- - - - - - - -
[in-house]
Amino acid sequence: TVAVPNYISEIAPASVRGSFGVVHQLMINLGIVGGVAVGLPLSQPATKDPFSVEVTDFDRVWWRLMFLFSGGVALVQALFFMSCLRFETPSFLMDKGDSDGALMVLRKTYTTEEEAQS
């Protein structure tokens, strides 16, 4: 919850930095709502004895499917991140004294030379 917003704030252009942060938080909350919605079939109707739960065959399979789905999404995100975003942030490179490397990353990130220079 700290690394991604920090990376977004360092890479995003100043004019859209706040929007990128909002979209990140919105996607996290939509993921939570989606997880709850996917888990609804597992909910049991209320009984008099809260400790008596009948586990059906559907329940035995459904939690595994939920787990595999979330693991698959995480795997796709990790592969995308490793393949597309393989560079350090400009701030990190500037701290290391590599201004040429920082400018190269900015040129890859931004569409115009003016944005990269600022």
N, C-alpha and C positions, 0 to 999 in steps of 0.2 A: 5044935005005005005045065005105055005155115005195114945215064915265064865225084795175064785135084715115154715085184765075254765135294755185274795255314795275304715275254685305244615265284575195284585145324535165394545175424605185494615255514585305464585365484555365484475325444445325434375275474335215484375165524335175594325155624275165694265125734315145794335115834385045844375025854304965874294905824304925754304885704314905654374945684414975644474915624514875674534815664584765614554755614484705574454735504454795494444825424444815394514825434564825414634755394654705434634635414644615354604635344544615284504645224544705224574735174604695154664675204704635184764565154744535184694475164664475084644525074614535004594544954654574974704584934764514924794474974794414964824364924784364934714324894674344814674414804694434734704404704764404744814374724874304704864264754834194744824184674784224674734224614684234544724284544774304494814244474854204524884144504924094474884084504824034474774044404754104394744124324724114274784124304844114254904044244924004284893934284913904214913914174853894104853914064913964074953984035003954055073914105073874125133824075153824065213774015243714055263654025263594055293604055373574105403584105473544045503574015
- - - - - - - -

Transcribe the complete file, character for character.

[in-house]
Amino acid sequence: TVAVPNYISEIAPASVRGSFGVVHQLMINLGIVGGVAVGLPLSQPATKDPFSVEVTDFDRVWWRLMFLFSGGVALVQALFFMSCLRFETPSFLMDKGDSDGALMVLRKTYTTEEEAQS
């Protein structure tokens, strides 16, 4: 919850930095709502004895499917991140004294030379 917003704030252009942060938080909350919605079939109707739960065959399979789905999404995100975003942030490179490397990353990130220079 700290690394991604920090990376977004360092890479995003100043004019859209706040929007990128909002979209990140919105996607996290939509993921939570989606997880709850996917888990609804597992909910049991209320009984008099809260400790008596009948586990059906559907329940035995459904939690595994939920787990595999979330693991698959995480795997796709990790592969995308490793393949597309393989560079350090400009701030990190500037701290290391590599201004040429920082400018190269900015040129890859931004569409115009003016944005990269600022």
N, C-alpha and C positions, 0 to 999 in steps of 0.2 A: 5044935005005005005045065005105055005155115005195114945215064915265064865225084795175064785135084715115154715085184765075254765135294755185274795255314795275304715275254685305244615265284575195284585145324535165394545175424605185494615255514585305464585365484555365484475325444445325434375275474335215484375165524335175594325155624275165694265125734315145794335115834385045844375025854304965874294905824304925754304885704314905654374945684414975644474915624514875674534815664584765614554755614484705574454735504454795494444825424444815394514825434564825414634755394654705434634635414644615354604635344544615284504645224544705224574735174604695154664675204704635184764565154744535184694475164664475084644525074614535004594544954654574974704584934764514924794474974794414964824364924784364934714324894674344814674414804694434734704404704764404744814374724874304704864264754834194744824184674784224674734224614684234544724284544774304494814244474854204524884144504924094474884084504824034474774044404754104394744124324724114274784124304844114254904044244924004284893934284913904214913914174853894104853914064913964074953984035003954055073914105073874125133824075153824065213774015243714055263654025263594055293604055373574105403584105473544045503574015